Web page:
There are many ways to trade stocks today, with leverage being one of the popular options. Leverage allows a trader to gain exposure to the underlying asset with minimal capital invested, thereby increasing their profitability or losses. Leverage can be measured, and it’s a simple tool that has been used for many years as a risk metric for funds across the world.
Leverage can be used in several ways, including debt or as a type of derivatives. In India, when it comes to alternative investment funds (AIF), the Securities and Exchange Board of India (SEBI) allows the use of leverage. Still, some vital requirements should be followed. This piece will examine how to calculate leverage ratio, how AIFs use leverage, and some of the challenges these funds face regarding the subject.
According to SEBI regulations, a category III AIF can use as much leverage as the institution has set for the industry. According to a leverage circular released back in 2013, SEBI issues a few guidelines for calculating leverage. According to the document, the leverage allowed to category III AIFs is limited to two times the net asset value (NAV). To get the leverage ratio, you have to divide the total exposure of Category III AIF by its NAV. The leverage circular also states that the fund’s total exposure when it comes to calculation of the leverage ratio usually should be the sum of the market value of all the securities or contracts held by the fund. However, it doesn’t include cash or other cash equivalents.
Additionally, the total exposure will be the sum of the spot market exposure and the derivative market exposure at any given time. In this case, the NAV will be the sum value of all securities after they are adjusted for the mark to market gains/losses, and this includes cash and cash equivalents but shall exclude any funds that have been borrowed by the AIF.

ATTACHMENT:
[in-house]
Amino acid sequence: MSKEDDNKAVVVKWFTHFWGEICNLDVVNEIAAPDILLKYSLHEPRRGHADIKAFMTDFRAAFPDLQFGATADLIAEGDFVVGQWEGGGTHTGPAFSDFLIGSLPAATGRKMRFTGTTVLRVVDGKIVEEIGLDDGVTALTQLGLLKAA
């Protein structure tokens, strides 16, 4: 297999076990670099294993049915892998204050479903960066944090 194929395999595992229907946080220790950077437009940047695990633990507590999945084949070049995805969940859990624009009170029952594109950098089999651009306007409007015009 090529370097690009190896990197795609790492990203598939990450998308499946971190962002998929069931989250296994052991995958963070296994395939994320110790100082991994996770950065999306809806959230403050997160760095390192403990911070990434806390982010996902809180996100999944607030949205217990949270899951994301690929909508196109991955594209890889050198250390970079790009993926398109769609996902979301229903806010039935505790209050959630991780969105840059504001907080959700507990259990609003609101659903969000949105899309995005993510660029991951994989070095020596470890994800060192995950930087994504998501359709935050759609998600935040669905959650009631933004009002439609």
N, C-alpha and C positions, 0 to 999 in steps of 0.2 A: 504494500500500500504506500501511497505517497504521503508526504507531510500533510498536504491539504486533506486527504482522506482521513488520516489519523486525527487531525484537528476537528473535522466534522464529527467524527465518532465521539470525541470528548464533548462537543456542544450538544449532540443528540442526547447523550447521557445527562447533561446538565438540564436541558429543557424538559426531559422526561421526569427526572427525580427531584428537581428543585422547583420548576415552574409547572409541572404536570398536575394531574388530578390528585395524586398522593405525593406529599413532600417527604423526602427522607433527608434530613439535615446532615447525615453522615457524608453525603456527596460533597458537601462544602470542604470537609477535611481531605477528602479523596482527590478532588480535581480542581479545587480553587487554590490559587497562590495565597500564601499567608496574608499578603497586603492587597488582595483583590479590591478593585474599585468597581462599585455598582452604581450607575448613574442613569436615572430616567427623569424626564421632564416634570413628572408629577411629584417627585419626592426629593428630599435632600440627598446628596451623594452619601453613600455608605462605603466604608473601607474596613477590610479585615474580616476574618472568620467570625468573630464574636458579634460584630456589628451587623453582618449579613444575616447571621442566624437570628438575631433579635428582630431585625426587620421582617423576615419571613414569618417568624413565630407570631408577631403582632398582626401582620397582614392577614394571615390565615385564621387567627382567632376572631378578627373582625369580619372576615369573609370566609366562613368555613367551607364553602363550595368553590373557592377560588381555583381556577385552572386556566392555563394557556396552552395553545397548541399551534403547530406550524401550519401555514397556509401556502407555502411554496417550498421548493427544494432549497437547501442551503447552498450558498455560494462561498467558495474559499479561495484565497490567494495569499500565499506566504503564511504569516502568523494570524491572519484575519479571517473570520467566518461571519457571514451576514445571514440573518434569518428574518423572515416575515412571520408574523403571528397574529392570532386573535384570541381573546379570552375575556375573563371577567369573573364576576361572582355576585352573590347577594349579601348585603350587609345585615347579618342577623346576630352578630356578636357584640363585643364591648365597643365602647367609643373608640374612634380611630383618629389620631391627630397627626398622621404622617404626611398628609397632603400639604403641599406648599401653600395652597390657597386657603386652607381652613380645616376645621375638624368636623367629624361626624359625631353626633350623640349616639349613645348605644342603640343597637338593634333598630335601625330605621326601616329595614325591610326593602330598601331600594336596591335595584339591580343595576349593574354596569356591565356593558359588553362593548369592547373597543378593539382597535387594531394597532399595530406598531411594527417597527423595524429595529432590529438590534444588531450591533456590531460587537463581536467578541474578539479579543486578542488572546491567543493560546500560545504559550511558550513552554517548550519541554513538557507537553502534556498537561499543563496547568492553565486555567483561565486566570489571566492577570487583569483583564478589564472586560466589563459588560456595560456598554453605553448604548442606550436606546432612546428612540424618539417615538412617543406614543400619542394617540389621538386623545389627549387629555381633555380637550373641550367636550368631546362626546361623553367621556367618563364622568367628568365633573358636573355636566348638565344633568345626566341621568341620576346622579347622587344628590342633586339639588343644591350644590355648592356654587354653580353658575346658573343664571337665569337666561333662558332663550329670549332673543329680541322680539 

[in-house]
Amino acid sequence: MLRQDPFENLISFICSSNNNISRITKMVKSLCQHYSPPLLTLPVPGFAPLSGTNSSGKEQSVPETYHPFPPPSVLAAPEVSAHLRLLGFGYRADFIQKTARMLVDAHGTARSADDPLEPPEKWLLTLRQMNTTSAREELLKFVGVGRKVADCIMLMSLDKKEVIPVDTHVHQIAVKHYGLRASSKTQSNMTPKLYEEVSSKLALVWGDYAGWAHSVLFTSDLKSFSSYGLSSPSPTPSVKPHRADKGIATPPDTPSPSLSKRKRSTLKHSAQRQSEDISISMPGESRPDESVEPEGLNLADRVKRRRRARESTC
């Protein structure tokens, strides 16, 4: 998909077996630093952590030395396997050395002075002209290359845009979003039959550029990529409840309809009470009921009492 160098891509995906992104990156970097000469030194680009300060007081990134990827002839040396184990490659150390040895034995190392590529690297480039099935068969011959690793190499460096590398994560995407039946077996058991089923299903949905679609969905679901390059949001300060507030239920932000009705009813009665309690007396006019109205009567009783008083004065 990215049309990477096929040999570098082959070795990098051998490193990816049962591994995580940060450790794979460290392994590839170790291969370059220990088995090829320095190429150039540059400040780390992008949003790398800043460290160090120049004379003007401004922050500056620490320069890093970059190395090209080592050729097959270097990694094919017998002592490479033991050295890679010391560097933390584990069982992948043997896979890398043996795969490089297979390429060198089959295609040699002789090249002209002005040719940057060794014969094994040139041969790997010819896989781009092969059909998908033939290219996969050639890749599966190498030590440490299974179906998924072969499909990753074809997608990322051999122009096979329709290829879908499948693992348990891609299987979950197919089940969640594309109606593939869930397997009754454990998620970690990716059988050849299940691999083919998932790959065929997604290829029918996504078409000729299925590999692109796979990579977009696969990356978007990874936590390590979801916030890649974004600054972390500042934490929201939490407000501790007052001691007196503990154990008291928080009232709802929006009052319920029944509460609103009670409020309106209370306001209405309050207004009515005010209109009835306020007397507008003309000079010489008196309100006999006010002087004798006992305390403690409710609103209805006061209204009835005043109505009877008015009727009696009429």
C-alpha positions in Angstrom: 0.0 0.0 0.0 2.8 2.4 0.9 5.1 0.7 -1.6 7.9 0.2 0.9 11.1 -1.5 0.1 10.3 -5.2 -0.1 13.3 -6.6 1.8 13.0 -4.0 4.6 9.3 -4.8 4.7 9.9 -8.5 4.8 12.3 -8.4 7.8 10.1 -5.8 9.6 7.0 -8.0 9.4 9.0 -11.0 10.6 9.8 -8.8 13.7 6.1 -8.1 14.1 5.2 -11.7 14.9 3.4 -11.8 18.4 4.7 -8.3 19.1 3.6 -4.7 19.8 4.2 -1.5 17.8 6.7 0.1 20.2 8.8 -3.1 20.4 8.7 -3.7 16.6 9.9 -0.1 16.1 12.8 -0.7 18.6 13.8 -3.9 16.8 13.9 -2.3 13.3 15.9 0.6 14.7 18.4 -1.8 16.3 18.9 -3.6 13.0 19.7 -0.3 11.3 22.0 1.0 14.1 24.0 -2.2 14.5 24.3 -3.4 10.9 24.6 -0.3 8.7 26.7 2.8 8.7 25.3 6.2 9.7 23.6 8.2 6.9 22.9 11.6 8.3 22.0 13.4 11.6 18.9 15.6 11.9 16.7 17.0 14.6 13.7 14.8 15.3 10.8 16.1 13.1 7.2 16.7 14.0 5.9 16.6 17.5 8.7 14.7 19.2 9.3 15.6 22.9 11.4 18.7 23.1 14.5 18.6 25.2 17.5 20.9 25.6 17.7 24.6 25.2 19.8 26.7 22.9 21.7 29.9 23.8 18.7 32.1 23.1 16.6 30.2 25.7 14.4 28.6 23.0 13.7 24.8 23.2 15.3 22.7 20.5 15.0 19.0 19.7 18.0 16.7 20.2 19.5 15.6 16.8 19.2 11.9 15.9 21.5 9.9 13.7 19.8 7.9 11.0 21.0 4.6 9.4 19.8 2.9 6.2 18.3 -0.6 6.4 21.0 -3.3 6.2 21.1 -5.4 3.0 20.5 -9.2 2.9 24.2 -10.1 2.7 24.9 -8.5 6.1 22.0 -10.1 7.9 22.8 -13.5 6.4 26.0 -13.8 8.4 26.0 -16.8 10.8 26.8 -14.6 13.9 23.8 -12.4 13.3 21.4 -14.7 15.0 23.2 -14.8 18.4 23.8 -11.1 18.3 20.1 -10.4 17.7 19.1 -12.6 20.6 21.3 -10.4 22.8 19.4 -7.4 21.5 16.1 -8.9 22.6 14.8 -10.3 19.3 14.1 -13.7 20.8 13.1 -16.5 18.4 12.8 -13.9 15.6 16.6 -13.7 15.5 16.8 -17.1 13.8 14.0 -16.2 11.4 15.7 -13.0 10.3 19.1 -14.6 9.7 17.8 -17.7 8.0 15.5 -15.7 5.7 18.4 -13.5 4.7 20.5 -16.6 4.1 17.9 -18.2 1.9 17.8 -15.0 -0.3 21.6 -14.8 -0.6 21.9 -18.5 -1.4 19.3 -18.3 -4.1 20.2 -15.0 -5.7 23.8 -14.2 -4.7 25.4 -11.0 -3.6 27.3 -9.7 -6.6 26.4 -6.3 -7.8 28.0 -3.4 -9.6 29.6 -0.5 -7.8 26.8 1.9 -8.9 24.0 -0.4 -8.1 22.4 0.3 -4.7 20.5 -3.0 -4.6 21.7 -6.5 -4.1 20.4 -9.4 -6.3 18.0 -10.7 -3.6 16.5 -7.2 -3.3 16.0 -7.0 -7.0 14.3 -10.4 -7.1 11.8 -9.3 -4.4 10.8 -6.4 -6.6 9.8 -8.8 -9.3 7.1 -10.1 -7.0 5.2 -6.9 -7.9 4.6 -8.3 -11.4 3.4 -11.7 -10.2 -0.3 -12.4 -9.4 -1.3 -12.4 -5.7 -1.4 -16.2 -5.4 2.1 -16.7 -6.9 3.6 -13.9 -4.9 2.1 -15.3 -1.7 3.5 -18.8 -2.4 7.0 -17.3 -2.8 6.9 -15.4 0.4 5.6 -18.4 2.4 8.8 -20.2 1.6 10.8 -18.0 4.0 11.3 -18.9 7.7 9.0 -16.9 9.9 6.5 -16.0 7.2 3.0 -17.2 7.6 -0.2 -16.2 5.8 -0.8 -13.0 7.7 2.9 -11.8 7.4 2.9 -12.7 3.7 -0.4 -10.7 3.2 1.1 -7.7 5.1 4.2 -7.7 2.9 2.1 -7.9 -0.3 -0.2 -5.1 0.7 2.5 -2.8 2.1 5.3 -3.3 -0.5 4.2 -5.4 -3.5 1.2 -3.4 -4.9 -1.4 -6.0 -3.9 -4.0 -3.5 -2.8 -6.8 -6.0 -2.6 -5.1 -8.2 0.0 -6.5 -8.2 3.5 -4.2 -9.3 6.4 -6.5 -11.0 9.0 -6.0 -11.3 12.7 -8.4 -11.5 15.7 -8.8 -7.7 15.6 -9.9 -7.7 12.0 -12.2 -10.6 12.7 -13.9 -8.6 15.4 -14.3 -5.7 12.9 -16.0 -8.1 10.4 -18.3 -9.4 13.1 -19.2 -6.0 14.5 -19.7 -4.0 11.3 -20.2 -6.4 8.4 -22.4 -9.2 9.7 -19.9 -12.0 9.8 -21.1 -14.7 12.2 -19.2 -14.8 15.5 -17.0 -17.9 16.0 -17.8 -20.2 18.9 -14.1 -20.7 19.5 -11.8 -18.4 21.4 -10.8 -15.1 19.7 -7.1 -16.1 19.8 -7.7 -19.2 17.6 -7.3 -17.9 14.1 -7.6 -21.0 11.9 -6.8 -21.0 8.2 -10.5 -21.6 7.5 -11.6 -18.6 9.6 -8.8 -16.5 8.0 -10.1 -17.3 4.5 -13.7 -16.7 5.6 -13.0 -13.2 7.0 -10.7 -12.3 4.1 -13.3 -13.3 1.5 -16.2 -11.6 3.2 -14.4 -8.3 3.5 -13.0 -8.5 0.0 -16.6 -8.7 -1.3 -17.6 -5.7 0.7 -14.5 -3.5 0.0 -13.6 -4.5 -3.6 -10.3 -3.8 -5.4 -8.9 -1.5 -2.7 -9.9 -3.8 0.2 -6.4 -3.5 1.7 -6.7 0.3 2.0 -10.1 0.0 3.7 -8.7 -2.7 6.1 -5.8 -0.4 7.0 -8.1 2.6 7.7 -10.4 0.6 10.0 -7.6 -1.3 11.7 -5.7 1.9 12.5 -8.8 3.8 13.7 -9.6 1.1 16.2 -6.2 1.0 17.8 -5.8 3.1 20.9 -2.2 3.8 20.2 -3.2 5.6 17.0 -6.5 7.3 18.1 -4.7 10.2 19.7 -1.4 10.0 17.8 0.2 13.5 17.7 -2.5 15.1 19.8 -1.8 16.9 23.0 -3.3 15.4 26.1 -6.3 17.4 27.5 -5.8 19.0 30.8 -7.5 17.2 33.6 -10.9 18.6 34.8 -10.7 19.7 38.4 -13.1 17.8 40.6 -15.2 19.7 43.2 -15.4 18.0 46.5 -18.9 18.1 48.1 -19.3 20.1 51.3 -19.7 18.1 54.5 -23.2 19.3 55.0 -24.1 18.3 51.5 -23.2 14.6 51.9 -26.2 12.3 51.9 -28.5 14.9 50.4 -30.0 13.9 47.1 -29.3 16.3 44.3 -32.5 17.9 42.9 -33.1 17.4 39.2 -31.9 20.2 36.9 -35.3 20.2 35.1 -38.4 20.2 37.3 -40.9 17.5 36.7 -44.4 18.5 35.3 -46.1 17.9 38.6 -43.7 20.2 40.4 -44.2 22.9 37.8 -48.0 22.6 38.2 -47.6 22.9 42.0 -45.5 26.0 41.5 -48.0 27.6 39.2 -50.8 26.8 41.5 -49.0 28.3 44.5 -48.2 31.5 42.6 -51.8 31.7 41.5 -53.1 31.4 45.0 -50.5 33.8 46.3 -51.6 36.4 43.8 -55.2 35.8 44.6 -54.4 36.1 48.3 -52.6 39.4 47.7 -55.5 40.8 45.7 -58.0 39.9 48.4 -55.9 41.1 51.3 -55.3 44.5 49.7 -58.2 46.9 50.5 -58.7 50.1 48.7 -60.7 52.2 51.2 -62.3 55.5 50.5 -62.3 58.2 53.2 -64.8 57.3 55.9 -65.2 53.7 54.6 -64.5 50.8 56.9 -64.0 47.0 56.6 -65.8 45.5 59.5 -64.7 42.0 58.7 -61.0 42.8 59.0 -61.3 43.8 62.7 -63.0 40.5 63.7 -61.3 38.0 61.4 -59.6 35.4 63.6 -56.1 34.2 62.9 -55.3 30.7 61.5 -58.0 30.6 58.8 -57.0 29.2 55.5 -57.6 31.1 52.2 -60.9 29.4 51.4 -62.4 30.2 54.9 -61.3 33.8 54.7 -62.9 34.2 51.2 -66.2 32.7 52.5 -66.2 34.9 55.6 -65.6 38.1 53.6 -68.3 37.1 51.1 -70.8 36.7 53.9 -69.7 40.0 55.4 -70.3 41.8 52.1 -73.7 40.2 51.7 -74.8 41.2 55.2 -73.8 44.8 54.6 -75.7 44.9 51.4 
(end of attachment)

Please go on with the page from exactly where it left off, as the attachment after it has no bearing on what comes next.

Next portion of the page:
The circular also has guidelines for offsetting of positions when calculating the leverage ratio. Offsetting is only allowed for transactions entered into when hedging or rebalancing the portfolio.
Hedging represents the derivative market positions taken to offset any potential losses that may arise from existing cash market positions. When dealing with futures contracts, hedging is allowed if you are dealing with the same script or handling a diversified equity portfolio by taking a position in the sectoral index.
Hedging is also allowed when operating in the same script, and this applies for both derivatives and cash equity; however, a hedge transaction shouldn’t result in a naked short position. Simply put, the net position shouldn’t be a short position in the security.
The circular stipulates that you have to ensure the short position is not on the narrow sectoral index when hedging a diversified equity portfolio with a short position in the sectoral index. Additionally, the short position should be taken in a manner that doesn’t create a naked short position in the sectoral index futures.
When it comes to hedging option contracts, the notional value of the hedge, which is the value represented by the option contract, should not be more than the underlying position in the script. Covered call writing is allowed as long as the call’s notional value doesn’t exceed the underlying position.
As for portfolio rebalancing, which involves adjusting a strategy to achieve the desired portfolio position more efficiently or through lower cost by using derivatives rather than cash market transactions, the fund is allowed to use derivatives just like it would have done directly. But, the fund’s derivative position when it comes to underlying security coupled with any cash equity position it may have in such security should range within the allowed investments limits.
As things stand, India’s current regulatory regime does lack clarity when it comes to offsetting mechanisms, which as a fund manager, you can use to calculate the total exposure for your fund when calculating the leverage ratio.
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